Picture red: Bright, lipstick-red splashed on walls, hung over doors and embroidered into dresses.
Children open their palms for lucky red envelopes stuffed with cash and candy. Flowers and oranges perfume the kitchen along with the irresistible scents of moon cakes, dim sum and seasonal delicacies. Chinese calligraphy adorns homes swept and cleaned in hope for a year of new beginnings.
Outside, in the town square, the lion dancers keep rhythm to the drums and tambourines, and sparkling firecrackers keep everybody on their toes. Excitement and laughter fill the air as families gather to share conversation and food and communities line the streets with festivities.
These are the sights, smells and sounds of Lunar New Year. They were all around me growing up, and yet I rarely stopped to think about what they meant to me. Regardless of one’s ethnic background, I believe we all have traditions that have impacted us — from going to watch the Japanese cherry blossoms emerge in March to feasting and dancing at Hawaiian luaus to eating turkey and watching football on Thanksgiving Day.
What makes a tradition meaningful? Is it just a ritual passed down through generations from parents to children? I think it’s more than that. I’ve discovered two things that have made me think about my cultural heritage, and my traditions in general, in a whole new way.
Traditions are about cherished memories. Lunar New Year is about the times I stayed up playing games with my cousins in the family room while our parents talked and traded stories late into the night. It’s about honoring my past and heritage. My grandmother immigrated to the United States in her early twenties and brought all of her cultural traditions with her, passing them on to my mother and now to me. These traditions are more than just rituals — they are connected to stories and values of sacrifice and perseverance that have granted me the opportunities I have today in this country.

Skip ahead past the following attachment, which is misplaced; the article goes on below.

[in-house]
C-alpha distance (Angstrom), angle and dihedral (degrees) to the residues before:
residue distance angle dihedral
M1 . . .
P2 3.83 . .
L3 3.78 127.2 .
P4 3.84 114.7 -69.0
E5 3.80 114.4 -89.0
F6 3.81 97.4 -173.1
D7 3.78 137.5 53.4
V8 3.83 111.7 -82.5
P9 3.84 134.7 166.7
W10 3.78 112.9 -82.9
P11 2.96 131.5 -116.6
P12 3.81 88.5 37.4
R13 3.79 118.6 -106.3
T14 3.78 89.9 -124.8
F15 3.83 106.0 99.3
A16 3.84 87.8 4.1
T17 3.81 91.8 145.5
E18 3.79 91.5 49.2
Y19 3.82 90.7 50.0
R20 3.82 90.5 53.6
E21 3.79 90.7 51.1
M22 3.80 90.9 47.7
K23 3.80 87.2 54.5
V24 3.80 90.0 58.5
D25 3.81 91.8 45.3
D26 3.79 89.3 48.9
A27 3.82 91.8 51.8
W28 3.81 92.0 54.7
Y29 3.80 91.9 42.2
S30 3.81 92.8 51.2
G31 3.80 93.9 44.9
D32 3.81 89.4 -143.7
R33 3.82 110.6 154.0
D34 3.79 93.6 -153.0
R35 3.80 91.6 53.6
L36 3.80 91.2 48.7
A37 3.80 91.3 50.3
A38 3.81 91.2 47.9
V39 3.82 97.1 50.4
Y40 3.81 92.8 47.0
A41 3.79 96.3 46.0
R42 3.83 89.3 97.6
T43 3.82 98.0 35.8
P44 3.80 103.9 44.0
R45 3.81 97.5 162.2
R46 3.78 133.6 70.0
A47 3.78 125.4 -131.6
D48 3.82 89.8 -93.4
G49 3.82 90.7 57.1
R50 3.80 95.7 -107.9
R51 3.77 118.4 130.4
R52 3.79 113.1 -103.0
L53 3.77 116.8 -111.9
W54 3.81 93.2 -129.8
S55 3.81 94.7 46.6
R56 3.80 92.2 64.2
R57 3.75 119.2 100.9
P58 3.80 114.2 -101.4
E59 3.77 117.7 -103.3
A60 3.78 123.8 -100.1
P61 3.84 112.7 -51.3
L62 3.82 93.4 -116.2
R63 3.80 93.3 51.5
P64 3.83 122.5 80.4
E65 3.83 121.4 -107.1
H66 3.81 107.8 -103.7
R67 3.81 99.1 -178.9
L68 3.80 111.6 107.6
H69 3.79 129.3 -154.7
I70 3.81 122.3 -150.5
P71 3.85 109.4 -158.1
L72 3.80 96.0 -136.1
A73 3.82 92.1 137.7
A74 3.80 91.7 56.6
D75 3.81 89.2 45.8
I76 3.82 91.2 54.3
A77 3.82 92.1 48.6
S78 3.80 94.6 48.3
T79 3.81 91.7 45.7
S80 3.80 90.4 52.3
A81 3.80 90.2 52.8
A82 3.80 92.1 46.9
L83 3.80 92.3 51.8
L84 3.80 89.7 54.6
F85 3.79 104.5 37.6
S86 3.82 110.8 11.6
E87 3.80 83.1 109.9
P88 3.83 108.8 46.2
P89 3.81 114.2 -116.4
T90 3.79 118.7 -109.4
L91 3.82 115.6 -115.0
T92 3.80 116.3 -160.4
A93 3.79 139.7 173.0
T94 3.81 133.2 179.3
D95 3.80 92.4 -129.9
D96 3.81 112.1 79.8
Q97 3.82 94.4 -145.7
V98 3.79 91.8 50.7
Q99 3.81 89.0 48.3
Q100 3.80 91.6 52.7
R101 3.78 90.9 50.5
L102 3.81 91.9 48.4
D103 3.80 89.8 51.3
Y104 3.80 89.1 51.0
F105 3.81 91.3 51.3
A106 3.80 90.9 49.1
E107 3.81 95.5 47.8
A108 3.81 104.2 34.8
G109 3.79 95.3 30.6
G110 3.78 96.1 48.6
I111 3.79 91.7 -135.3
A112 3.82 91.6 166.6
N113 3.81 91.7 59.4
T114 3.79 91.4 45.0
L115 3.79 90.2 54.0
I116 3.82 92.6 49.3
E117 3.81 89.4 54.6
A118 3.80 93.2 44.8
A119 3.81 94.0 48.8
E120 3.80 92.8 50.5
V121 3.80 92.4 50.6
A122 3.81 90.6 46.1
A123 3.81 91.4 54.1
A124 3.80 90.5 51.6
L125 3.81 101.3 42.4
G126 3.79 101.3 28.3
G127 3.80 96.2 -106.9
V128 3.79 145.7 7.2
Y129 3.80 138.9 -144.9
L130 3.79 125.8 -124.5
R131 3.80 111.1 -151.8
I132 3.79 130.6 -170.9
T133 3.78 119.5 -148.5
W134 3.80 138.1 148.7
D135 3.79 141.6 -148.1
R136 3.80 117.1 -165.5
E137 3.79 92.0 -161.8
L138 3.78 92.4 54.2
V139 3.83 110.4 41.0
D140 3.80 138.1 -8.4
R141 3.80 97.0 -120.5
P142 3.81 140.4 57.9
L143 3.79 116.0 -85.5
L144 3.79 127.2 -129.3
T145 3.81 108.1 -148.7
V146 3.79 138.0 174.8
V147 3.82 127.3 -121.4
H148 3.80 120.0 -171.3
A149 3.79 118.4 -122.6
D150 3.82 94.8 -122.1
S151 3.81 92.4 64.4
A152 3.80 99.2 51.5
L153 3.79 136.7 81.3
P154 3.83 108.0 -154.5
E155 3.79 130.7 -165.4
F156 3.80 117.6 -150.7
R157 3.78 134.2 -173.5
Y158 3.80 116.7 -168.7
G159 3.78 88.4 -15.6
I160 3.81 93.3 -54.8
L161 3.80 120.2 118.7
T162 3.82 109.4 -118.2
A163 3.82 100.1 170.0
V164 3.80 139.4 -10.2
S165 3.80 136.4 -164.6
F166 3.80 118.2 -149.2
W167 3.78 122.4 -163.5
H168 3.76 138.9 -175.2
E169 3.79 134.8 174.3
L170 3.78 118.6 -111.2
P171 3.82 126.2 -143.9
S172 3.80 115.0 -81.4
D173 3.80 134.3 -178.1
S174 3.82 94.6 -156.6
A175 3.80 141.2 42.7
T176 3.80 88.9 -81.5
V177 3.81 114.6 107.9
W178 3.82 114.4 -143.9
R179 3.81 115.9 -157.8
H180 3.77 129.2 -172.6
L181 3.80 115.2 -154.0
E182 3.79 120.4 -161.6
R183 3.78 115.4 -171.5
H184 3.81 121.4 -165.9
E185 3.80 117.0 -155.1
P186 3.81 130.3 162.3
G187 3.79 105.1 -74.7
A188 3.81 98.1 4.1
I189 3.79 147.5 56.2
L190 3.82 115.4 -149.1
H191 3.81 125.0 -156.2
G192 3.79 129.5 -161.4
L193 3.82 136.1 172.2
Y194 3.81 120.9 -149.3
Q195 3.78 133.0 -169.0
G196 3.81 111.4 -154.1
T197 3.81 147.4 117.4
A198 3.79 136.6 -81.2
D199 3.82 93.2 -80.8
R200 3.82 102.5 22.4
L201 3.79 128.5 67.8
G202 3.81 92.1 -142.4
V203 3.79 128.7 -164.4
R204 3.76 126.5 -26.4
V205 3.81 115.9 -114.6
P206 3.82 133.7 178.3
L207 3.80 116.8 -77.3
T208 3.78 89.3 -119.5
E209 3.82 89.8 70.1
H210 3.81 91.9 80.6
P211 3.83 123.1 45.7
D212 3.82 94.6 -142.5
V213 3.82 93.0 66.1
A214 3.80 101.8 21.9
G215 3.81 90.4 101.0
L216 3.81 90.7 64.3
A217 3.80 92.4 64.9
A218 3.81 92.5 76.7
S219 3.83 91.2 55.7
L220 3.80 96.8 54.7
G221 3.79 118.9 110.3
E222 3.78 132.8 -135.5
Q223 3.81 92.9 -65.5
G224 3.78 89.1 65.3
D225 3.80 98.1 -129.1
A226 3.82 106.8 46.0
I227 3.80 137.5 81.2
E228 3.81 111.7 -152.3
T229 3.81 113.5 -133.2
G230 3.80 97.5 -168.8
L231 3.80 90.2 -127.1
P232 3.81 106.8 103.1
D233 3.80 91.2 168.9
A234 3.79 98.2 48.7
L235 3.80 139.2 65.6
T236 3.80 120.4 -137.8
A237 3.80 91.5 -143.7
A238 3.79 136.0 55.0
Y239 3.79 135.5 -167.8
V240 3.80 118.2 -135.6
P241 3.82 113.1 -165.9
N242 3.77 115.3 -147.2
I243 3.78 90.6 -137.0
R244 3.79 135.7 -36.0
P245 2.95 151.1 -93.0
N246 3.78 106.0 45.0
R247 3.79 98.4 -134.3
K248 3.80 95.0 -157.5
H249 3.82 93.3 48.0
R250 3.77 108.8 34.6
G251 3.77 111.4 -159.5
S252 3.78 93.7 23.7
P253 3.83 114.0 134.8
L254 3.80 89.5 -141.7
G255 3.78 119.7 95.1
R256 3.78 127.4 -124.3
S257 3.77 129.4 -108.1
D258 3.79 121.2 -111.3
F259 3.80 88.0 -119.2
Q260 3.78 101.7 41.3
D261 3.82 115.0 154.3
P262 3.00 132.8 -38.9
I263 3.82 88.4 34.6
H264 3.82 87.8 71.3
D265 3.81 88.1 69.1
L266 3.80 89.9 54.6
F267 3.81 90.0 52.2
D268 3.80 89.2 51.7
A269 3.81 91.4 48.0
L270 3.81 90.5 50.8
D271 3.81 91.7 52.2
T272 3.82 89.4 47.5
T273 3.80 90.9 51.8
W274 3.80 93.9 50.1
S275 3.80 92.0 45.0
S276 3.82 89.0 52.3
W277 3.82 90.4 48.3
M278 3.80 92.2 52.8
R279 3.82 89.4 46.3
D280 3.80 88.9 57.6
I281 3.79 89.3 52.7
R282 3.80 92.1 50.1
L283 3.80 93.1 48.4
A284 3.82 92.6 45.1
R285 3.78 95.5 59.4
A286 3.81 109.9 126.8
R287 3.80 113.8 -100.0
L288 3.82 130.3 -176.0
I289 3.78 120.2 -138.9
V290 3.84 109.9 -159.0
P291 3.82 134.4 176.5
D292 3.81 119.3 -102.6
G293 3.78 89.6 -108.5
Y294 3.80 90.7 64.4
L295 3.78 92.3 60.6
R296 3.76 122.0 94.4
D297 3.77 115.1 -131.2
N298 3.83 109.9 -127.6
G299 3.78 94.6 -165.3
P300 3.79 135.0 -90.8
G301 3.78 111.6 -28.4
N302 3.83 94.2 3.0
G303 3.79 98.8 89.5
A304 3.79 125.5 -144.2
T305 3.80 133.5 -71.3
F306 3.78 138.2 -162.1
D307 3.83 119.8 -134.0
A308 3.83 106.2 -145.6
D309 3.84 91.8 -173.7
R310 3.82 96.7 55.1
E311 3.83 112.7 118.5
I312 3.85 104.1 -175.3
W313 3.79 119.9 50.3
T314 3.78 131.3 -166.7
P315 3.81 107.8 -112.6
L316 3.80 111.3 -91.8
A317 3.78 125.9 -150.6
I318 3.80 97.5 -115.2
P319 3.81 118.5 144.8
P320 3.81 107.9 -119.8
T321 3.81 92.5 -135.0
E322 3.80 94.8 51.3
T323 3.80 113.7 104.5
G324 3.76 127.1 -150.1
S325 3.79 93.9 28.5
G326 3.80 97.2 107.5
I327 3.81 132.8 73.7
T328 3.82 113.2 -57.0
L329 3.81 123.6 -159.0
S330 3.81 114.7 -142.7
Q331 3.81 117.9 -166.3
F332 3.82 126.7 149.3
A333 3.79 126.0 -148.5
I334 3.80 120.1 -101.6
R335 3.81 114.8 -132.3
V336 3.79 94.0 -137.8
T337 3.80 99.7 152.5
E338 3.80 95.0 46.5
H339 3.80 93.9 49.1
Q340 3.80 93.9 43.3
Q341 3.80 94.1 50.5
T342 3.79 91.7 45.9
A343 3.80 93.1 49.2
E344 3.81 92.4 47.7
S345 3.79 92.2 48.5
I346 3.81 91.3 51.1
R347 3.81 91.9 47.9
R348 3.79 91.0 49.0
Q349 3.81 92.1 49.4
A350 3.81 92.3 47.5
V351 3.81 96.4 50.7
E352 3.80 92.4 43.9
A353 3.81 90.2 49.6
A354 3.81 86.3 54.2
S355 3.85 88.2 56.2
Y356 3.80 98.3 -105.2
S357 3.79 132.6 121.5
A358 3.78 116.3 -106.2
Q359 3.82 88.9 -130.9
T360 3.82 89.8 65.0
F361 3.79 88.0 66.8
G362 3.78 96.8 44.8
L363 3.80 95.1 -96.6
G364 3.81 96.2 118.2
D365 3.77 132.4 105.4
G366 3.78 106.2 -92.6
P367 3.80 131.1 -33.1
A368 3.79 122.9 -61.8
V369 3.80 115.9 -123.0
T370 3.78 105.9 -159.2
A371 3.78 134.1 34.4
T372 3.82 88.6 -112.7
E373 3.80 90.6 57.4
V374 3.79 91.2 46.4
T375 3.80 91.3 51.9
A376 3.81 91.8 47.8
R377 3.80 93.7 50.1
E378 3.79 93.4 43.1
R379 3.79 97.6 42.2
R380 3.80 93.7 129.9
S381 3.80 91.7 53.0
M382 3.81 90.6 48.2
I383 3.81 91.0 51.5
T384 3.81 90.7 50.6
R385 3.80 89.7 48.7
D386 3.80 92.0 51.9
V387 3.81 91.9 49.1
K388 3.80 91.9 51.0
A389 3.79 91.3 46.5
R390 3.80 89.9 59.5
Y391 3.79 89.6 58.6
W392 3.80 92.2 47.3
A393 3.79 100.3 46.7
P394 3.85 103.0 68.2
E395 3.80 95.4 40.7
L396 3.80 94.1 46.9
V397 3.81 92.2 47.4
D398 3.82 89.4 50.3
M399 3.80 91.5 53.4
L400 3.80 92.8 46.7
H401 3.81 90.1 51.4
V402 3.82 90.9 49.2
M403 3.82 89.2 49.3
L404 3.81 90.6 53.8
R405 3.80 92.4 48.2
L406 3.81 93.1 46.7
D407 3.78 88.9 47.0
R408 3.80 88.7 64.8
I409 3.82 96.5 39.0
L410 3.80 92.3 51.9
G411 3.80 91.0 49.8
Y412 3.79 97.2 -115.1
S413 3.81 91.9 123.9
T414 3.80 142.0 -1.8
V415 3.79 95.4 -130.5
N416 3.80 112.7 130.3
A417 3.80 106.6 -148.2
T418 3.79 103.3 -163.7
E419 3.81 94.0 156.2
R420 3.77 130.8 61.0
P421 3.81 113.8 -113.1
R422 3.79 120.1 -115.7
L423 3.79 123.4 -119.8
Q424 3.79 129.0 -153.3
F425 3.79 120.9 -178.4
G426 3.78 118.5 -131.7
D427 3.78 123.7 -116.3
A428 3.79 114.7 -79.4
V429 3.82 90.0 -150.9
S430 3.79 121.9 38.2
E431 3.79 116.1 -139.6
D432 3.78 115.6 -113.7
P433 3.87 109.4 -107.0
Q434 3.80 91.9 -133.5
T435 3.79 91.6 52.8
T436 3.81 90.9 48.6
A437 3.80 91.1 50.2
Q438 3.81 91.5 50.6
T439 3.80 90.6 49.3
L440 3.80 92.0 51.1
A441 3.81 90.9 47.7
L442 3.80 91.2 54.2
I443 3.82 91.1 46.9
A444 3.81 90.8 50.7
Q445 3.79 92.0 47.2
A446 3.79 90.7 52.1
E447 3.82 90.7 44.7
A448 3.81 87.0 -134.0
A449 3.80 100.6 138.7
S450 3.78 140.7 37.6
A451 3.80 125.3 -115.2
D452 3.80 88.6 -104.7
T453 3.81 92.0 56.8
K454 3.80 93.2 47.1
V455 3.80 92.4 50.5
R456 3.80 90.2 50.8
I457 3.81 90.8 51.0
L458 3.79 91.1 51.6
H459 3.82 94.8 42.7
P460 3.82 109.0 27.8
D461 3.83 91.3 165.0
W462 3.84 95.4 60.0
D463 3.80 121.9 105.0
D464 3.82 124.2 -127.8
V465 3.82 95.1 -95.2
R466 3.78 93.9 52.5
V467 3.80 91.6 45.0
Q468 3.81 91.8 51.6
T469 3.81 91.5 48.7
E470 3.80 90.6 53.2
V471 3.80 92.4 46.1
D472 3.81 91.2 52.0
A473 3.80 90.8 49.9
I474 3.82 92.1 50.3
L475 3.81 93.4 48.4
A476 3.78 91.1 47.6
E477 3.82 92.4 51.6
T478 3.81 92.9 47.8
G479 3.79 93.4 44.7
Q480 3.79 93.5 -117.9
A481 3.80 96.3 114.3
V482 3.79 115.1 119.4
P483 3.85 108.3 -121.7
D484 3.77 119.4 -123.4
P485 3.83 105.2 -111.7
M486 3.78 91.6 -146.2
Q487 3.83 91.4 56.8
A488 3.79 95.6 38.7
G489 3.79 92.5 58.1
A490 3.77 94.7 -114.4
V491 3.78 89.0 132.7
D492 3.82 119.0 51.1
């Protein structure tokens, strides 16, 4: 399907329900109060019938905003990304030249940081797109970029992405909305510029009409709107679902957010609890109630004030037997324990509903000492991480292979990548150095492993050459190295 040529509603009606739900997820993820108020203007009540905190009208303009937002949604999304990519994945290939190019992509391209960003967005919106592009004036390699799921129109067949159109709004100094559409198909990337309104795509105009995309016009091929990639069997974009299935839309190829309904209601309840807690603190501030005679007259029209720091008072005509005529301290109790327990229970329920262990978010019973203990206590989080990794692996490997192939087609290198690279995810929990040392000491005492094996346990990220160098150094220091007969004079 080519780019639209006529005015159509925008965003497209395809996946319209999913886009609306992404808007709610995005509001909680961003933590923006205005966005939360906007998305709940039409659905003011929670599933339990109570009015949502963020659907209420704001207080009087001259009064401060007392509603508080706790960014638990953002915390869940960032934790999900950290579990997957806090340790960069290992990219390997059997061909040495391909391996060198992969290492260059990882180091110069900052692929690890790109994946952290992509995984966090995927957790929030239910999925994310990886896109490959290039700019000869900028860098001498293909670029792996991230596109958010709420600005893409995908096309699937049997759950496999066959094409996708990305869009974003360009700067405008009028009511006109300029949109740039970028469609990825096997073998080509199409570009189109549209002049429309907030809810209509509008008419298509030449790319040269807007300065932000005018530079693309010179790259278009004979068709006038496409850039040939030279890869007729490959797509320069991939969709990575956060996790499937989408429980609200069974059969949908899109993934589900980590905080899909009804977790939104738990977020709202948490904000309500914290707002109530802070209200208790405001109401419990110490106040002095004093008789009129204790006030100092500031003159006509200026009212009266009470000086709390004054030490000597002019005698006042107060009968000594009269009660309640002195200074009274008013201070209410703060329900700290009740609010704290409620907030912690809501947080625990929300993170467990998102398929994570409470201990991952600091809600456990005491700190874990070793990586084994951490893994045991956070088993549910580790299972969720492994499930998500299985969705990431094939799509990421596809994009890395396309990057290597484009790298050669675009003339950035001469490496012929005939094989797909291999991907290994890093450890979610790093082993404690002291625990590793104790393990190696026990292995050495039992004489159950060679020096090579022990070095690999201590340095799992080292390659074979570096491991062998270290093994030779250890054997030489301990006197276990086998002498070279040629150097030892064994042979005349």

Traditions are also about relationships and love. My grandmother expresses her love by serving food to her family. She grew up in modest circumstances where there was often not enough to eat.
When my mother was young, she would watch my grandmother slice vegetables and soak dried ingredients to make fresh“jai” — a vegetarian dish — for Lunar New Year. She bustled all her children into the kitchen to wrap homemade dumplings — more than enough for the whole family to enjoy. My parents still give us red envelopes, not for the money inside but as a reminder that they are thinking of us and would still do anything to provide for us in our times of need.
These are what make a holiday like Lunar New Year significant: It’s connected to the people in our lives we care about and the shared memories and heritage we remember with fondness and gratitude. By preserving important family traditions, we honor those we hold dear to us. This is part of what makes us unique and human — being connected to meanings and values greater than just ourselves.
As a Christian, I don’t agree with every message and value that is communicated through these traditions. I can be honest about those with my relatives and friends while still being respectful. I’ve also learned that I can find and think about the deeper meanings and redemptive messages within my tradition and encourage others to do the same — much like Christians make a point to emphasize the spirit of sacrifice over commercialism at Christmas time.
Whether you’re an outsider to a tradition that seems strange or you are unaware of your own cultural traditions, try to move beyond your “head” to your “heart.” Instead of critiquing what doesn’t make sense, ask where traditions come from. Learn the stories of families and their heritage. Discover the relationships and values that have meaning for people.
You may find yourself unexpectedly transformed — as if discovering a new world not just
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